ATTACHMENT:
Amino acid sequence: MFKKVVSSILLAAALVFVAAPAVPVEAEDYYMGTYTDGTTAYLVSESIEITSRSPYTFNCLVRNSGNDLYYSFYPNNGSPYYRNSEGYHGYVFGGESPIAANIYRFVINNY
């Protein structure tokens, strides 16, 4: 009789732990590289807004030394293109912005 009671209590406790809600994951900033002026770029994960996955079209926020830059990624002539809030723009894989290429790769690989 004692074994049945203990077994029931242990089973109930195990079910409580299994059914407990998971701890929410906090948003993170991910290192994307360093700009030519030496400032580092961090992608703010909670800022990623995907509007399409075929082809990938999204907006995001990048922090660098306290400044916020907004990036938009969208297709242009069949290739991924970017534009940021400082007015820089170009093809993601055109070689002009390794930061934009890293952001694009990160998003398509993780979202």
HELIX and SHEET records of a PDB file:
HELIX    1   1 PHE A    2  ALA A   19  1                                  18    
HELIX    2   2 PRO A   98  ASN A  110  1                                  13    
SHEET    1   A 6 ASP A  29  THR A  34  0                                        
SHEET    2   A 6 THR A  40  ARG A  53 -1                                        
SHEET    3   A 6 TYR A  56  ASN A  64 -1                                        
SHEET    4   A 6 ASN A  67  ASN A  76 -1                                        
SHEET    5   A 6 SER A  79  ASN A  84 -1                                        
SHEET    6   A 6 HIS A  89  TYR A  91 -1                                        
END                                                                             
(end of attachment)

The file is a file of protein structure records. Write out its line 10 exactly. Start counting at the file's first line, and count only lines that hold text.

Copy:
SHEET    5   A 6 SER A  79  ASN A  84 -1                                        